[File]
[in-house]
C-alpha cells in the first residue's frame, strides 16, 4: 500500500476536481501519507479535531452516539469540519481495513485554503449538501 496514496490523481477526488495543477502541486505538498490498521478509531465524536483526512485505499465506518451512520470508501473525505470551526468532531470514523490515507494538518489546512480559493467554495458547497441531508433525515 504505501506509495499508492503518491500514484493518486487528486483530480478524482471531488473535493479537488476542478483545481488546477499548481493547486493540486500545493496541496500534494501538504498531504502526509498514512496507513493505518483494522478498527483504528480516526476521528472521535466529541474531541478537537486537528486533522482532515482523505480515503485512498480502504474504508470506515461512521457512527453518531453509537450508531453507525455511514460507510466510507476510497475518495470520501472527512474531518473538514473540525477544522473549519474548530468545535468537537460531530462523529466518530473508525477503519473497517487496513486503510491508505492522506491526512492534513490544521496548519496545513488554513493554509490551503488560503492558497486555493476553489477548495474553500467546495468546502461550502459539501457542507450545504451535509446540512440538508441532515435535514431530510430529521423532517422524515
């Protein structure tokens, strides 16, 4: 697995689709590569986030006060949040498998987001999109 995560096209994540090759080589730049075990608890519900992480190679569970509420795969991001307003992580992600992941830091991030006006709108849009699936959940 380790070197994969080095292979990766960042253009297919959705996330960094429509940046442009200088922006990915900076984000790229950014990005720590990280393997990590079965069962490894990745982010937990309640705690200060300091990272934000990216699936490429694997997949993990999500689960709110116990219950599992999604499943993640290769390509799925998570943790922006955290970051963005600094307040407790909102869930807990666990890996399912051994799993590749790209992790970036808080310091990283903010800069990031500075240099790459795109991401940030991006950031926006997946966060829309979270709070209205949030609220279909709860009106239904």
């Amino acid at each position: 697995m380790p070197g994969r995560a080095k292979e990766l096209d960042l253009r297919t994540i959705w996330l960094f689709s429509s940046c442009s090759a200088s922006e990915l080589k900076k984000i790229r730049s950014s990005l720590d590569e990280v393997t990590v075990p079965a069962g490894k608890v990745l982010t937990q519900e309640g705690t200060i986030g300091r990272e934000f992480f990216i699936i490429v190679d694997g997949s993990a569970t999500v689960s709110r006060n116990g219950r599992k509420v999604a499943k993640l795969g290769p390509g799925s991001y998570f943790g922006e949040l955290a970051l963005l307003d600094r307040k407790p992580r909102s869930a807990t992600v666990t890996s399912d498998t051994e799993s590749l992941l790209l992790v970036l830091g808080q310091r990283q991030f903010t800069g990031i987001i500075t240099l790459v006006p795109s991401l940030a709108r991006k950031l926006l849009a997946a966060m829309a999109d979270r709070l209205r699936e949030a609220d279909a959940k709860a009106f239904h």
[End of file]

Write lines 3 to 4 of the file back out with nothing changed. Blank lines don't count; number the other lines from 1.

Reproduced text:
């Protein structure tokens, strides 16, 4: 697995689709590569986030006060949040498998987001999109 995560096209994540090759080589730049075990608890519900992480190679569970509420795969991001307003992580992600992941830091991030006006709108849009699936959940 380790070197994969080095292979990766960042253009297919959705996330960094429509940046442009200088922006990915900076984000790229950014990005720590990280393997990590079965069962490894990745982010937990309640705690200060300091990272934000990216699936490429694997997949993990999500689960709110116990219950599992999604499943993640290769390509799925998570943790922006955290970051963005600094307040407790909102869930807990666990890996399912051994799993590749790209992790970036808080310091990283903010800069990031500075240099790459795109991401940030991006950031926006997946966060829309979270709070209205949030609220279909709860009106239904």
């Amino acid at each position: 697995m380790p070197g994969r995560a080095k292979e990766l096209d960042l253009r297919t994540i959705w996330l960094f689709s429509s940046c442009s090759a200088s922006e990915l080589k900076k984000i790229r730049s950014s990005l720590d590569e990280v393997t990590v075990p079965a069962g490894k608890v990745l982010t937990q519900e309640g705690t200060i986030g300091r990272e934000f992480f990216i699936i490429v190679d694997g997949s993990a569970t999500v689960s709110r006060n116990g219950r599992k509420v999604a499943k993640l795969g290769p390509g799925s991001y998570f943790g922006e949040l955290a970051l963005l307003d600094r307040k407790p992580r909102s869930a807990t992600v666990t890996s399912d498998t051994e799993s590749l992941l790209l992790v970036l830091g808080q310091r990283q991030f903010t800069g990031i987001i500075t240099l790459v006006p795109s991401l940030a709108r991006k950031l926006l849009a997946a966060m829309a999109d979270r709070l209205r699936e949030a609220d279909a959940k709860a009106f239904h």